Dr. Gianotti received a PhD in experimental particle physics from the University of Milano in 1989. Since 1994, she has been a research physicist in the Physics Department of CERN. She has worked on several CERN experiments, being involved in detector R&D and construction, software development and data analysis.
Another researcher featured in the collection wrote an e-book about the Higgs boson discovery. Dr. Lisa Randall studies theoretical particle physics and cosmology. Her research connects theoretical insights, addressing puzzles in our current understanding of the properties of matter, the universe and space. Her current research focuses on dark matter.
Prof. Randall wrote a libretto for Hypermusic Prologue: A Projective Opera in Seven Planes and co-curated the art exhibit Measure for Measure for the Los Angeles Arts Association. In 2012, Dr. Randall received the American Institute of Physics’ Andrew Gemant Award, which recognizes significant contributions to the cultural, artistic or humanistic dimension of physics
Published in Nuclear Physics B, Randall’s article is about breaking supersymmetry – something that’s thought to be a big part of the higher dimensional fundamental physics that underlies string theory.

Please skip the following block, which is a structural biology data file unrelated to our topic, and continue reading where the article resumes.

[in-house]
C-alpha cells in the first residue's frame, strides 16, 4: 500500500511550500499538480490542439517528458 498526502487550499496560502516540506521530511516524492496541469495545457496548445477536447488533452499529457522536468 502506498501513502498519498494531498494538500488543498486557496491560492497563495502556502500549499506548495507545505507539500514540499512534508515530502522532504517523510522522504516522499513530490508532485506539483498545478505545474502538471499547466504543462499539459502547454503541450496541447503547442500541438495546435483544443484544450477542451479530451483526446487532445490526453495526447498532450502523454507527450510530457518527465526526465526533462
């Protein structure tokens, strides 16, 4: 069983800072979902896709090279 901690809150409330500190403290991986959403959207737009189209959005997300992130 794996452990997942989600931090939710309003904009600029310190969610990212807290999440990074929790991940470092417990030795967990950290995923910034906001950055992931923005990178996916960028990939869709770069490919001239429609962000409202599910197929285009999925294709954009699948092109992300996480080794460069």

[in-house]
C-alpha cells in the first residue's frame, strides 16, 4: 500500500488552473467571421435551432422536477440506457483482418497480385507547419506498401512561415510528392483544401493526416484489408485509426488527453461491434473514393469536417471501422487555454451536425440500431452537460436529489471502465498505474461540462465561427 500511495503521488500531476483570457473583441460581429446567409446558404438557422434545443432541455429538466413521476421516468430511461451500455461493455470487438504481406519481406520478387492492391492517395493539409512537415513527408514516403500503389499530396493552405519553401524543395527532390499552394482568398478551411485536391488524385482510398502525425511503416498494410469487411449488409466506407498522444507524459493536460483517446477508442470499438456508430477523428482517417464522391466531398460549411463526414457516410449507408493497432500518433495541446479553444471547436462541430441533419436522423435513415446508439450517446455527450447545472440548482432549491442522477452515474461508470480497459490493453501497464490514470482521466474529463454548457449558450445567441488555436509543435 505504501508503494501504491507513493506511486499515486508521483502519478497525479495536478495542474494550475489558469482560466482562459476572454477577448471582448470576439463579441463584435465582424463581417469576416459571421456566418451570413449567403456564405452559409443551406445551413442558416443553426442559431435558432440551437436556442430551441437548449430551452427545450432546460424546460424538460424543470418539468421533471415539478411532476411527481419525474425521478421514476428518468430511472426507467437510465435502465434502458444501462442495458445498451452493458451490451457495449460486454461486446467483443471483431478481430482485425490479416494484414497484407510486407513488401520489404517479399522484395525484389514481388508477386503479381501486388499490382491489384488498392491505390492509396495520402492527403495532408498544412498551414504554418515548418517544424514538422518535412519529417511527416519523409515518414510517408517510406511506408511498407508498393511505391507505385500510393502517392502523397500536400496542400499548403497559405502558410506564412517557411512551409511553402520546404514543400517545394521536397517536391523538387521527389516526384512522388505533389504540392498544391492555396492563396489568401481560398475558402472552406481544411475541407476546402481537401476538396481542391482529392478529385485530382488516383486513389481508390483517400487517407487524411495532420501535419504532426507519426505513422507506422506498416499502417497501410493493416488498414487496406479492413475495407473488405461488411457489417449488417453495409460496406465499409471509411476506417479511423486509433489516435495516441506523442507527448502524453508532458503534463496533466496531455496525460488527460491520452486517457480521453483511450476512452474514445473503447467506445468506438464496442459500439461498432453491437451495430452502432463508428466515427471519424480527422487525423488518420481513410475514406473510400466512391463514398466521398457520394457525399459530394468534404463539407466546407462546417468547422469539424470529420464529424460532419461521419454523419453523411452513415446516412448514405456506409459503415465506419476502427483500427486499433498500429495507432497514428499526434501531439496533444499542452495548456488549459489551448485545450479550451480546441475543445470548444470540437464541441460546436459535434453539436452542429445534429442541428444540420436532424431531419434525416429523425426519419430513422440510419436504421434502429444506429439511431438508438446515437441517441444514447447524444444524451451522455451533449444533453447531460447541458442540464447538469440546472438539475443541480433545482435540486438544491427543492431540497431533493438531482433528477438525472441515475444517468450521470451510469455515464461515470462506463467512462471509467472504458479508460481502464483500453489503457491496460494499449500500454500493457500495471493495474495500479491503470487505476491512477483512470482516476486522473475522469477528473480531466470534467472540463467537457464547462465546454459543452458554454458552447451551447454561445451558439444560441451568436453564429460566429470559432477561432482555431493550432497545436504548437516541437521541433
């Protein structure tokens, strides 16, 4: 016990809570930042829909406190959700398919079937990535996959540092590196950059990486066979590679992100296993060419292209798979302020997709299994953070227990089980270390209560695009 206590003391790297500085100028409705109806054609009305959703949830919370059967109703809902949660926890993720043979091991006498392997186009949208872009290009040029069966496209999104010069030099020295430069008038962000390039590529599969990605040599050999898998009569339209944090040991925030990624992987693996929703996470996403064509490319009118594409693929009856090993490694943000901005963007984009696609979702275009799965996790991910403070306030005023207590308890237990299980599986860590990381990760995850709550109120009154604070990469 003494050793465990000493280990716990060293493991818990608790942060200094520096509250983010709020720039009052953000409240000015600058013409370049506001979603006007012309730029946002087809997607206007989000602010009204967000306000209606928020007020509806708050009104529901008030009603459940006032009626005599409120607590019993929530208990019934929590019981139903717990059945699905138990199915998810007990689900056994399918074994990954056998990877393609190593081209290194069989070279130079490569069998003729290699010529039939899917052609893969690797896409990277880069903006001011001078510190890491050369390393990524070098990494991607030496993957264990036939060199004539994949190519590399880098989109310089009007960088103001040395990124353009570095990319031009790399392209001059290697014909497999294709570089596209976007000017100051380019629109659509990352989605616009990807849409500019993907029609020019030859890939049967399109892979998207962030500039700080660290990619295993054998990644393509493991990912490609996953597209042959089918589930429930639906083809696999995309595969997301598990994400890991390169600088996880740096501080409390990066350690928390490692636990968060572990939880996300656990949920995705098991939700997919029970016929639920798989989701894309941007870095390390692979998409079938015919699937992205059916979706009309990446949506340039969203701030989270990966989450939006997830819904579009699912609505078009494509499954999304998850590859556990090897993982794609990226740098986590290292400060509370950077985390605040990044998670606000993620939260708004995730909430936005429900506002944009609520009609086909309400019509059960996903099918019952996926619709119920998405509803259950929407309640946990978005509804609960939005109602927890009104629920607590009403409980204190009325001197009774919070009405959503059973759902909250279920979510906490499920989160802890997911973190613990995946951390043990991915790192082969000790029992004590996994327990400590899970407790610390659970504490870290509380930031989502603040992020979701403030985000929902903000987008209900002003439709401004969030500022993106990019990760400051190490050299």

More recently, graphene has been on the public radar as a material that has a wide range of applications, from superconducting to interacting with brain cells. Experimental condensed matter physicist Dr. Eva Andrei is well known for her ground-breaking work on the electronic properties of graphene. Her article in this collection, published in Thin Solid Films, is on growing another film material – bismuth selenide (Bi2Se3).
Dr. Andrei received her PhD in physics from Rutgers University, where she subsequently became an Assistant Professor of Physics. She is currently a Board of Governors Chaired Professor in the Department of Physics and Astronomy at Rutgers University. She is also an editor for the journal Proceedings of the National Academy of Sciences and serves on the editorial board of Solid State Communications.
Read the special collection
The Virtual Special Issue on Women in Physics is freely available until June 15, 2016.
Elsevier Connect Contributor
Dr. Carina Arasa Cid joined Elsevier in 2014 as Managing Editor in Physics, and became Publisher of a portfolio of 14 surface science journals in 2015. She holds a PhD in Physical Chemistry from the University of Barcelona and has held postdoctoral positions at Helsinki University in Finland and Leiden University in the Netherlands. Her research involved theoretical simulations to study the chemical reactions that take place on space shuttles during their re-entry into the atmosphere, and water formation in the interstellar medium. The last project led her to launch a new journal at Elsevier, Molecular Astrophysics, which provides a platform for scientists studying the chemical processes that form molecules on solar system objects and in regions of star and planet formation in the interstellar medium of galaxies.